At the risk of sounding melodramatic, I am just going to come right out and say that bribery can be the kiss of death in dog training.
If your dog needs to know in advance that you’ve got treats in your hands* in order to attend to you or to learn a new task, things have gone awry. You may soon find yourself saying, “But he’ll only do it if I have a treat in my hand!” or even one day, “She tears around the neighborhood and doesn’t even care that I am shaking the treat container!”
* Not to mention the giant Home Depot hardware apron that says loud and clear to your dog, “The moment I’m not wearing this in real life, that’s your signal there’s no point in paying attention to me.”
It’s not just about treats. If you have to work yourself into the right cheerful state to get your dog to look your way, you pepper your training sessions with a lot of encouraging sounds to keep your dog engaged with you, or if you routinely wait until your dog is “tuning you out” before you run or clap, chances are you are not rewarding your dog for attending to you. It is much likelier that you are coaxing, bribing, luring, or begging your dog to pay attention. It works to an extent. But not reliably, not long-term, and not when you need it most (like under distraction or for safety reasons). Experience tells me you may then get frustrated with the dog and say things like, “He knows this!” “He is being so stubborn!” “He is just not food motivated!” or “He does it fine at home!” Your frustration may even lead to using punishment.
There are other variables involved in why training is not always as effective as it could be, but today I want to focus on bribes vs. rewards. Rewards are very, very powerful ways to build behavior. However, a treat in your hand is not a reward. A treat dangled in front of your dog is not a reward. A treat (or toy, or activity) that is delivered as a surprise after your dog has done an action you prefer, that is so satisfying to him that he repeats the action in the future, is a reward. I know, it’s mind-blowing, right? But the cause-and-effect sequence of events is enough to make or break your efforts.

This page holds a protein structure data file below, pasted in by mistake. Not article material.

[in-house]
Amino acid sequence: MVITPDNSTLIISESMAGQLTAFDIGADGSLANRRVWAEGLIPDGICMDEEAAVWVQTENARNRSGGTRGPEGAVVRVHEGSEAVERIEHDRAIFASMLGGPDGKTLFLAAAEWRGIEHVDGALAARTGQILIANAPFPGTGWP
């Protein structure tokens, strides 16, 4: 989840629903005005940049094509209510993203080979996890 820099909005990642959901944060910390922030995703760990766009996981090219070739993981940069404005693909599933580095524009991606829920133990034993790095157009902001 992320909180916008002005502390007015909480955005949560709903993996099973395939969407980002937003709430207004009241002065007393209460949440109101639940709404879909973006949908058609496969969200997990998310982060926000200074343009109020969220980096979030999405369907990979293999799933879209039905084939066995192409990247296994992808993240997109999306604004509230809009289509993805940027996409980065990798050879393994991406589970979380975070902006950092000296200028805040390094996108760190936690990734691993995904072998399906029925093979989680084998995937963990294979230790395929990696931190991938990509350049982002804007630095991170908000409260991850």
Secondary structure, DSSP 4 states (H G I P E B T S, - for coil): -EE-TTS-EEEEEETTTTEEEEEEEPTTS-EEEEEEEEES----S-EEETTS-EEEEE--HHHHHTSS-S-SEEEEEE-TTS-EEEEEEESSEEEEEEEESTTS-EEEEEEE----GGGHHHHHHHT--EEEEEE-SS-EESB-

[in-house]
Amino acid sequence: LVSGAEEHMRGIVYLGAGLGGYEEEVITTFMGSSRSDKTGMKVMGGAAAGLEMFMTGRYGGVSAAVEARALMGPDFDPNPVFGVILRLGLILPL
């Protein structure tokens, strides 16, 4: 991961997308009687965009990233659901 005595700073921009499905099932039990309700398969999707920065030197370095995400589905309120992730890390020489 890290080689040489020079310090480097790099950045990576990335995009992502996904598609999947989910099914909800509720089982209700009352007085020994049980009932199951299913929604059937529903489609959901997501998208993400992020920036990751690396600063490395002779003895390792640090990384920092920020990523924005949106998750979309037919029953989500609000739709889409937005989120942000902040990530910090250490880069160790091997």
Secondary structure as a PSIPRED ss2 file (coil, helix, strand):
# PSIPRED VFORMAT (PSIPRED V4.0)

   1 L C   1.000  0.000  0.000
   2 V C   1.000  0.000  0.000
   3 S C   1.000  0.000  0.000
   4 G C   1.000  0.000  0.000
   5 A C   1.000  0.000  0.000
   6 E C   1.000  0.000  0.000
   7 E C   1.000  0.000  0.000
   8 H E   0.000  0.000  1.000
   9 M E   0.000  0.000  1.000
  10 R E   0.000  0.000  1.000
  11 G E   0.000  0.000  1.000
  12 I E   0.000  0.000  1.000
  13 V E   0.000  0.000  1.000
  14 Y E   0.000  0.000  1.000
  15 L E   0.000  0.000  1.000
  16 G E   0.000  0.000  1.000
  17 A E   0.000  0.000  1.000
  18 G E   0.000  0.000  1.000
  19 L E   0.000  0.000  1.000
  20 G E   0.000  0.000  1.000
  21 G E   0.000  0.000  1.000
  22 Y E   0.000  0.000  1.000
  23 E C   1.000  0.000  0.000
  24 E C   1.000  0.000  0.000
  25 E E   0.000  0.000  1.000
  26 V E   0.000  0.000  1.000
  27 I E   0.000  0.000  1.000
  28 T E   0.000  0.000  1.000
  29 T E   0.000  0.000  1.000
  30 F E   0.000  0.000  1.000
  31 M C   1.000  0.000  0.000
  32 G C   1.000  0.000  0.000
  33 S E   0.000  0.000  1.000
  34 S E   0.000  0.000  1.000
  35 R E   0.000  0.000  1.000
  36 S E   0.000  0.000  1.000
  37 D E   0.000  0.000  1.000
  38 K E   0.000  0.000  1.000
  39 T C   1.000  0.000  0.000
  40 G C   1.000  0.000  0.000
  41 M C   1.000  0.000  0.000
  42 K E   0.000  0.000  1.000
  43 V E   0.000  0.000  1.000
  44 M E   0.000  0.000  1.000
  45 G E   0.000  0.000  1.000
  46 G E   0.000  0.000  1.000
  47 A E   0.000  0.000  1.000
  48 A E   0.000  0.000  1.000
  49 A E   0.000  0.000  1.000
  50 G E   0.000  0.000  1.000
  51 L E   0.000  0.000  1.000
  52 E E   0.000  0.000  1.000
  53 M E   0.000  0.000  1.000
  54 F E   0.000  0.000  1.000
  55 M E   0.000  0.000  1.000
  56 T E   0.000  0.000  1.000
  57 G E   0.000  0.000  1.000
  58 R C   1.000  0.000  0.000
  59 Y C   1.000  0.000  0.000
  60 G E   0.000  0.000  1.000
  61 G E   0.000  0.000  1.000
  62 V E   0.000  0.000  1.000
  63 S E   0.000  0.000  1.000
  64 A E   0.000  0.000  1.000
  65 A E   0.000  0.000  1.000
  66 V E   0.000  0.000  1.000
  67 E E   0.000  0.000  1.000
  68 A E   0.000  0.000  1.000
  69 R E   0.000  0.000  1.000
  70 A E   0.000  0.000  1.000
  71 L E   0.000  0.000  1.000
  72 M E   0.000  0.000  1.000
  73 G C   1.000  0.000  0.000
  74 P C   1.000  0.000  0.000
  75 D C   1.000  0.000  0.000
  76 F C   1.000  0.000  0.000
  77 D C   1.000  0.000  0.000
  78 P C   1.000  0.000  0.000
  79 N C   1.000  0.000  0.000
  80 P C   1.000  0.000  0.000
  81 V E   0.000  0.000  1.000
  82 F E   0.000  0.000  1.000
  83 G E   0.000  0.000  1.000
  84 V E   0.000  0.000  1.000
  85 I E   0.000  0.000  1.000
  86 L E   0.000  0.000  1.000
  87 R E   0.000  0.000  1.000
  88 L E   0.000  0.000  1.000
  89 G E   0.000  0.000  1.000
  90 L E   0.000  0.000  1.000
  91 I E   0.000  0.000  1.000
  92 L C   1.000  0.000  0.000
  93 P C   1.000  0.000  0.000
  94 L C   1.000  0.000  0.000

So it is worthwhile to take inventory and make sure that you are using your dog’s favorite things as rewards and not as bribes. Signs that you may be inadvertently bribing:
You are at home and feel like training, so you head to the pantry for the dog treats. Your dog hears the goodies and appears out of nowhere.
Better: Call your dog from wherever he is in the house. “Good boy! Surprise, you get to train with me!” Then hustle to the pantry together, reward the action of coming to you, then begin your training session.
Lesson Your Dog Learns: “Coming when called is one of my favorite things because I will be surprised with goodies! And a chance to spend time with my person, solve puzzles with my brain, and get even more goodies!”
You are in training class and it’s time to practice, so you get your dog out of his crate. As he looks around and sniffs the air, you dig around until you find some good treats or a toy so you can get his attention.
Better: Be ready to deliver your dog’s reward before you release him from the crate or rouse him from his mat. Otherwise you invite your dog to become engrossed in the fascinating things around him while you fumble around, and then attempt to coax his brain back to you with goodies, thereby potentially rewarding “being distracted.” (Remember: cause-and-effect.) Instead, ask your dog to come out of the crate by cuing a nose touch your hand or to look at you by saying his name, and reward those.
Lesson Your Dog Learns: “Ooh, paying attention to my person is fun, because it predicts a chance to do an action I already like, and then more good stuff happens as we play and learn!”
You want to teach your dog a new trick or action to do with his body, like “down” or “come.” After a few repetitions of luring him into position with a treat, your dog starts anticipating what to do with his body. Instead of eliminating the bribe from the picture, though, you continue to show the treat to start the next repetition.
Better: Don’t bribe the dog with food or toys to get him to do things. Instead, catch him doing a down (or heading toward you in the case of “come”) and surprise him with his favorite thing(s). Then start naming the action so you’ll be able to ask him to do it on your cue. It’s generally okay to “lure” 2-3 times if you swear on a stack of How Dogs Learn that you will switch from bribes to rewards thereafter. (If you are stuck, let me know and I will help. We’ve all been there!)
Lesson Your Dog Learns: “Hmmm, if I use trial and error to puzzle out what action I should do with my body, and I guess correctly, my person will surprise me with something really cool! Geez, training is engaging! And it is totally worth it to voluntarily offer behaviors to my person. I’m hooked!”
This morning’s paper happens to have an article on why bribing kids does not work to create lasting, reliable behavior. It advises to train behaviors incrementally, with surprise rewards after the dog (er, child) makes a choice, and to build games and social rewards like praise into the process. Sounds like doggone good advice!